Rebeca Aladro and here team used EMIR to carry out full spectral line surveys in the 3mm window of the ISM in several galactic nuclei. The aim of this study is to determine the evolution of the chemical complexity with starburst age in a sample of galaxies with different type of nuclear activity. One of the surveyed sources is the well known starburst galaxy M82. This galaxy was also previously observed by the same team using the old 2mm CD SIS receivers. Fig.1 shows the result of the frequency survey, covering both atmospheric windows, at 3mm and 2mm. While the 3mm survey was conducted in just 4 days with EMIR, the 2mm survey was conducted during 2years. The noise rms of both surveys is approximately the same, 2mK at 2MHz resolution. The on$+$off observing time for the 3mm survey was just only 11hours, about a factor of 9 faster than the 2mm survey, reflecting the huge gain in bandwidth which allows a significant quantitative and qualitative step forward in studies of the chemical complexity in Galaxies. Several transitions from more than 25 molecular species already detected in extragalactic objects provide unique information on the properties of the molecular gas. Thanks to EMIR, the tools to use molecular classification are now in our hands, to fully understand the evolutionary stage of the nuclear starburst. This work is part of the PhD thesis R.Aladro conducts at IRAM/Granada

Figure 1: Frequency survey of the nucleus of M82 by Aladro et al.. The 3mm spectrum shows the result of a quick reduction of EMIR data. The 2mm spectrum was taken with the old CD receivers.

Rebeca ALADRO and Carsten KRAMER

Figure 2: Two large-scale views of the B211-213 star-forming filament in the Taurus Molecular Cloud.

MAMBO2 pool observations in the period February to April 2009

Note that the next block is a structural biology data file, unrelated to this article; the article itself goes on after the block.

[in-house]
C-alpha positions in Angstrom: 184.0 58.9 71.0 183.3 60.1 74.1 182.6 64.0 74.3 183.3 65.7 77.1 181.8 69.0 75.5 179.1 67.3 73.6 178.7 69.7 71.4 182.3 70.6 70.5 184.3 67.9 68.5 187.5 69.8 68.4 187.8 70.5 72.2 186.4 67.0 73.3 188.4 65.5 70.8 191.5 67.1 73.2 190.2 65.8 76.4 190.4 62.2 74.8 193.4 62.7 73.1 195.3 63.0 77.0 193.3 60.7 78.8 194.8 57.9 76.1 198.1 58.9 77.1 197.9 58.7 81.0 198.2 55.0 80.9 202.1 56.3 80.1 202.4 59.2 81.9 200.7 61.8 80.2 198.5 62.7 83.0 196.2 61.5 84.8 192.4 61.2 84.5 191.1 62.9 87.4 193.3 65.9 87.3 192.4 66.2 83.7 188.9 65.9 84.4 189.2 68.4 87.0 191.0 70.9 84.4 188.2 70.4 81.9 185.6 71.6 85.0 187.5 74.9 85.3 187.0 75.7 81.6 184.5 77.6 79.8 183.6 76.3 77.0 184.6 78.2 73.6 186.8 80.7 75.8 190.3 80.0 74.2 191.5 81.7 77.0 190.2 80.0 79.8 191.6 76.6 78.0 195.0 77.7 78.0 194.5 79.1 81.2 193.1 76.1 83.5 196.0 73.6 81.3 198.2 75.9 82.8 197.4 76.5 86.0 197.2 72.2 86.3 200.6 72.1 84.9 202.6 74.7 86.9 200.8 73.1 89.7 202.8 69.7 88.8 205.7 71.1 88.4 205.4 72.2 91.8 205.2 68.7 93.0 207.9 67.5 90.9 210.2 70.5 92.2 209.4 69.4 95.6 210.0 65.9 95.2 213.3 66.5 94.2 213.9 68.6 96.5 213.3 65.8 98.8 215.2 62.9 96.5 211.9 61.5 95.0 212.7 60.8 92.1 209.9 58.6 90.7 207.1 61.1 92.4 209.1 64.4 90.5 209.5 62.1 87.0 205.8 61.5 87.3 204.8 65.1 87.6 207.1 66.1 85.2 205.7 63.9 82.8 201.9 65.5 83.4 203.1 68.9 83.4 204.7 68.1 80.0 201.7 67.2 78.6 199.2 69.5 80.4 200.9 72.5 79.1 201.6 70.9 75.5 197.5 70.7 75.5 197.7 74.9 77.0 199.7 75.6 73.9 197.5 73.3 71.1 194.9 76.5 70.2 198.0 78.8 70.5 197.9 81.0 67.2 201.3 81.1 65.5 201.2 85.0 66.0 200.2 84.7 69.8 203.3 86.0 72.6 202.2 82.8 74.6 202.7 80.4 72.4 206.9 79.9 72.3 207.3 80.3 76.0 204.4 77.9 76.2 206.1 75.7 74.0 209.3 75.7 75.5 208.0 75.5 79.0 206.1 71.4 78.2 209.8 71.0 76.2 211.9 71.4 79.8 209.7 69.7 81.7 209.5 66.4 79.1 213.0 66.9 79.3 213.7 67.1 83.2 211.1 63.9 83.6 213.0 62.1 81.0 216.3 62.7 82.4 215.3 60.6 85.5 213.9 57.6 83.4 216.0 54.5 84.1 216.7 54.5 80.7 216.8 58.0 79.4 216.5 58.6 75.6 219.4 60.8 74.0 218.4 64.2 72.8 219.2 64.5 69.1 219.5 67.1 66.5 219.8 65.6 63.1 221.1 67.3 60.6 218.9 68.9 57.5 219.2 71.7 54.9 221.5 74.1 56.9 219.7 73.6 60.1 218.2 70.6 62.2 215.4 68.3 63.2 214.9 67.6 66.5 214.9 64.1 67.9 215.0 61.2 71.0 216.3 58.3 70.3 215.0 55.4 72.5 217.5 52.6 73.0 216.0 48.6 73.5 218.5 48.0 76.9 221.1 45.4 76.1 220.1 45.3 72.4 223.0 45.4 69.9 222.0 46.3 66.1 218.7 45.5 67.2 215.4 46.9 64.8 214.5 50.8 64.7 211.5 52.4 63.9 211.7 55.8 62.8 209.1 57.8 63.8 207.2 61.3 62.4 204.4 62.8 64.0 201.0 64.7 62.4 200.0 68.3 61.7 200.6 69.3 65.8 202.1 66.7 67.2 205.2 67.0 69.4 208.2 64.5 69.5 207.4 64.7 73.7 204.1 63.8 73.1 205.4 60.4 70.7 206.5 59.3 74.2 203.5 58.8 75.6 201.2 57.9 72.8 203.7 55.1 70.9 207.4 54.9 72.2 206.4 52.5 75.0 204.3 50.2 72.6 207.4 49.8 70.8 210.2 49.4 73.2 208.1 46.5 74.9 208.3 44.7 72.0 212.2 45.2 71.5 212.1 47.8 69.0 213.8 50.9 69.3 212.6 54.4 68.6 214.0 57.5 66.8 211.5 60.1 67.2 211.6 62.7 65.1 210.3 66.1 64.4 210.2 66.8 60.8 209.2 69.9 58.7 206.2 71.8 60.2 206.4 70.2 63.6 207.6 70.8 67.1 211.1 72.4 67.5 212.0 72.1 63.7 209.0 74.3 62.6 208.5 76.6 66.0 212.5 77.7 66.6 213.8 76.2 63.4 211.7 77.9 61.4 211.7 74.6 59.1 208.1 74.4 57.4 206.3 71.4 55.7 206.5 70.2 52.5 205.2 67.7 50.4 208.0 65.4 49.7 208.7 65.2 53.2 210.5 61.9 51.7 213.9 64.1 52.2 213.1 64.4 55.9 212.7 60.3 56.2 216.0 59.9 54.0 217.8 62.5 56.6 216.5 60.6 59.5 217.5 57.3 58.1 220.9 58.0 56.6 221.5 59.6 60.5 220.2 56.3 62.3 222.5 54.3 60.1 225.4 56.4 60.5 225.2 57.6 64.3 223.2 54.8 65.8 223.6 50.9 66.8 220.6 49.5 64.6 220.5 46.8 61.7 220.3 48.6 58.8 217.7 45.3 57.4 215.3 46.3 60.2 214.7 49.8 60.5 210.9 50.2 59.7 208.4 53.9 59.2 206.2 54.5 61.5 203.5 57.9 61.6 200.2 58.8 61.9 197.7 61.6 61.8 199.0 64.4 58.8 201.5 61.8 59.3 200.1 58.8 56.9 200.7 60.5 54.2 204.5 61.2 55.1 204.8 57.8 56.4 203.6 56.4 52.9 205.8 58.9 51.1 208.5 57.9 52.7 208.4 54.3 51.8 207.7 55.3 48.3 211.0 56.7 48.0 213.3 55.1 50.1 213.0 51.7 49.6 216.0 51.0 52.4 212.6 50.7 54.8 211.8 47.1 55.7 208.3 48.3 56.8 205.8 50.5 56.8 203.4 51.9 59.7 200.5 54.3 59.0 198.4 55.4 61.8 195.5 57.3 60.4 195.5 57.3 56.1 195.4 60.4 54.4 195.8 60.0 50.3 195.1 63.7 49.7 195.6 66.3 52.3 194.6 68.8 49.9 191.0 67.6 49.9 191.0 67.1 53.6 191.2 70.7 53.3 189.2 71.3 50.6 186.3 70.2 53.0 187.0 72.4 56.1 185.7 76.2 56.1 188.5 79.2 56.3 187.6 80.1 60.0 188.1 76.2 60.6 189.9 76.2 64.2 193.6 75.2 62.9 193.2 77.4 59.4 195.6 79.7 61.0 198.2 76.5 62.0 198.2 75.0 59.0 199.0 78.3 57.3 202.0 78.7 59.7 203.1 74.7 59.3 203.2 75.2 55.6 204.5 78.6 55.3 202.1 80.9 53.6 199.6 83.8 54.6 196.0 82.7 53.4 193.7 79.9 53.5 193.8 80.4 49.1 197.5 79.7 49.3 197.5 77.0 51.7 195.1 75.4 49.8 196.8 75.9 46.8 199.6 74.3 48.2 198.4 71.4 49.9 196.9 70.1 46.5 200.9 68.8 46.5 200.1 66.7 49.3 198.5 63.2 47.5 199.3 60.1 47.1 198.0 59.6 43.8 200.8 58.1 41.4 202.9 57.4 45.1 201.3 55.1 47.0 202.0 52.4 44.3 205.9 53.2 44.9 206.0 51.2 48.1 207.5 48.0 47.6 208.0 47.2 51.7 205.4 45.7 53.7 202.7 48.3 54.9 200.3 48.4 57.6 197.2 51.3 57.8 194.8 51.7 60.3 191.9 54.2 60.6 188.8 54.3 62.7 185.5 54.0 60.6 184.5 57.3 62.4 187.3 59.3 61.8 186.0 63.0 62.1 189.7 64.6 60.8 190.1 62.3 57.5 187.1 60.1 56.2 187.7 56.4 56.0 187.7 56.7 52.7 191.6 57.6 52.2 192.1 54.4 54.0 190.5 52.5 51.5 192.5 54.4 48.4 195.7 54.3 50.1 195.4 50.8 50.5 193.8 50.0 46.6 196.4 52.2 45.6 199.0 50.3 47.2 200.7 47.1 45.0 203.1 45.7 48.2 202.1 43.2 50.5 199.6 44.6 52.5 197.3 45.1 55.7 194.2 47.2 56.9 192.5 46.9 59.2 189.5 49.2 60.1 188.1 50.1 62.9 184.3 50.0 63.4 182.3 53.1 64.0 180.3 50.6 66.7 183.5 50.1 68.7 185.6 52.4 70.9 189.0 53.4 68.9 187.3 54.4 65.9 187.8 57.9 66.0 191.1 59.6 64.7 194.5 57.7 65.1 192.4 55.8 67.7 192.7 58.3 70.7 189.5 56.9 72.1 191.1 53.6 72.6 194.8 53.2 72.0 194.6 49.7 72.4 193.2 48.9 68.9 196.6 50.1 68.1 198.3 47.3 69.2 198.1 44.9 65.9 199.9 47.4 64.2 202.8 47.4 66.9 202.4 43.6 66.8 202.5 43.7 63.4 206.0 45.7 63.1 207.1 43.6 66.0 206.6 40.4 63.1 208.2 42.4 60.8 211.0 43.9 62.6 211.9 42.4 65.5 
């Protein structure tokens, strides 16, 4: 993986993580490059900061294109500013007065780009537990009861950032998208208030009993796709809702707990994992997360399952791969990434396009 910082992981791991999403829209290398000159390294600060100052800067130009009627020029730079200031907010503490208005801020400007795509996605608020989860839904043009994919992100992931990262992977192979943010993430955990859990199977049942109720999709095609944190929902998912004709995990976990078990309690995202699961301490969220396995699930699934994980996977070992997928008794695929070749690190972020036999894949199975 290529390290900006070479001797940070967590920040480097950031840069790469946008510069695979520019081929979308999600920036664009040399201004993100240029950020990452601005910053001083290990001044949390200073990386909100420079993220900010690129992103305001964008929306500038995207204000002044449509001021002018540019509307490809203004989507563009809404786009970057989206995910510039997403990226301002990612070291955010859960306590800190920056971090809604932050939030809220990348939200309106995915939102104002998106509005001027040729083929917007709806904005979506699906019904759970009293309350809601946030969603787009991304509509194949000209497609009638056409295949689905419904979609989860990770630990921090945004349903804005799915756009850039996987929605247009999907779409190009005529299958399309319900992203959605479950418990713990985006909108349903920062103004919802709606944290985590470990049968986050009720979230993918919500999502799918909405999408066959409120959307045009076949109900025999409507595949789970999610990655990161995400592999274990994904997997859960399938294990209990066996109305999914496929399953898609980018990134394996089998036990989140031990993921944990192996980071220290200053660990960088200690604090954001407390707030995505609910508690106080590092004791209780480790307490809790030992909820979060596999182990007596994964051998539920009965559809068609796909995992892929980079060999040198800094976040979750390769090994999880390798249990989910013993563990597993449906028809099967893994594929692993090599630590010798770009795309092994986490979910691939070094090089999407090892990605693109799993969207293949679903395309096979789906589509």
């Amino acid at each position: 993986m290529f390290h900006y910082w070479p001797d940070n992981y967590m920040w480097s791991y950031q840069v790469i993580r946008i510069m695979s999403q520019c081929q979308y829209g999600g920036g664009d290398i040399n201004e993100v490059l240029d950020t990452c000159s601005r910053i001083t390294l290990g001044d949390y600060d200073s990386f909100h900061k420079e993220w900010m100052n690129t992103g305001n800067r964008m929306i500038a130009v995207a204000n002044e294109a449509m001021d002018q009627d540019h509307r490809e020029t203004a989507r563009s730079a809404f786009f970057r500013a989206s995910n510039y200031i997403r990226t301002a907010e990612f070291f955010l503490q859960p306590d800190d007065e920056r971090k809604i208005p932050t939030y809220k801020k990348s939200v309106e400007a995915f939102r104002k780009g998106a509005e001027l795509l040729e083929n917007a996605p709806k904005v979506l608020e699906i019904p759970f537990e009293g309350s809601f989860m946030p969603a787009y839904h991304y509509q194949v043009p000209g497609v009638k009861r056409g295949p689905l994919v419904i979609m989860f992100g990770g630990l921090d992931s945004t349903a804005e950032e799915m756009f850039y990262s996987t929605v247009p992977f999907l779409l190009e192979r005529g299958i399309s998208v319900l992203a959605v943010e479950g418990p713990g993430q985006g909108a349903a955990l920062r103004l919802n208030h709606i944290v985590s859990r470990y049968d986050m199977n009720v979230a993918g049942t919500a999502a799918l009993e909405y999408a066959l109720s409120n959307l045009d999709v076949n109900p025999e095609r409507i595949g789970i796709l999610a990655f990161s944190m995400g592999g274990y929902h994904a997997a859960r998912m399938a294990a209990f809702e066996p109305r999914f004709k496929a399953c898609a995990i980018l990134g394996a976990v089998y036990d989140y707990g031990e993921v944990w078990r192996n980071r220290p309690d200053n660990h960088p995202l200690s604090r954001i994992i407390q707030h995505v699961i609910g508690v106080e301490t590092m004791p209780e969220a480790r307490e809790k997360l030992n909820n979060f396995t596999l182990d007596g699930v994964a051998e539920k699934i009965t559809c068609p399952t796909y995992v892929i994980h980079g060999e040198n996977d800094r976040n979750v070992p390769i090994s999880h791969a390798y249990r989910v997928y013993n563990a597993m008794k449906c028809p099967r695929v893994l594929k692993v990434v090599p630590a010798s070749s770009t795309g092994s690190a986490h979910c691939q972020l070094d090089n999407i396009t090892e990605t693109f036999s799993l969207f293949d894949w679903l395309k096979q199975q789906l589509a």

Before the start of the MAMBO2 observing pool weeks, Albrecht Sievers carried out tests to check the present status of the MAMBO2 bolometer. In particular, the rotated wobbler observing mode was checked to be working perfectly, and was extensively used during this pool.

The pooled observations, in general, enjoyed good to excellent weather conditions reaching below 1mm of water vapor. However, almost two weeks were lost due to bad weather (wind and snow). During this pool session, the old ABCD heterodyne receivers were dismounted and EMIR was installed and commissioned. A total of 12 observing projects were finished, including several Targets-of-Opportunity (ToO) projects. These ToO projects included high-redshift objects, gamma-ray bursts, jets of an weakly accreting stellar black hole, and the comet Lulin. All were detected but the high-z objects.

The main technical problems during this period were spikes and the stability of the backend. The rate of spikes increased strongly relative to the November 2008 pool. The time distribution of spikes is currently investigated together with Robert Zylka. The ABBA2 backend showed the known problem of crashes about 2-4 times per day. This is under investigation together with Giorgio Siringo at the MPIfR. New, upgraded software has been installed after the pool, and is currently tested.

Among the science highlights of this pool session are: the detection of four new circumstellar disks around brown dwarf stars, and the detection of a proto-brown dwarf in rhoOph. Figure2 shows a map of the B211-213 filament in the Taurus region, which was obtained by Hacar et al..

The left part of Figure 2 shows C$^{18}$O and N$_{2}$H$^{+}$ emission as observed with the FCRAO telescope, while the right image presents a combination of a MAMBO2 map obtained during the March 2009 pool (right-top, above the dashed line) and a previously taken MAMBO2 map (Hacar et al. 2009, in prep.). As the images show, each spectral line tracer only provides a biased and incomplete view, due to freeze-out of C$^{18}$O from the gas phase, and chemical effects.

The 1.2mm continuum image illustrates how the dust emission is the only unbiased tracer of the star-forming region. It shows simultaneously both the extended gas and the dense cores, and provides the only means for determining the true density structure of the filament.

Carsten KRAMER

next up previous
Next: EMIR - a veritable Up: IRAM Newsletter 73 (September 2009) Previous: New IRAM Website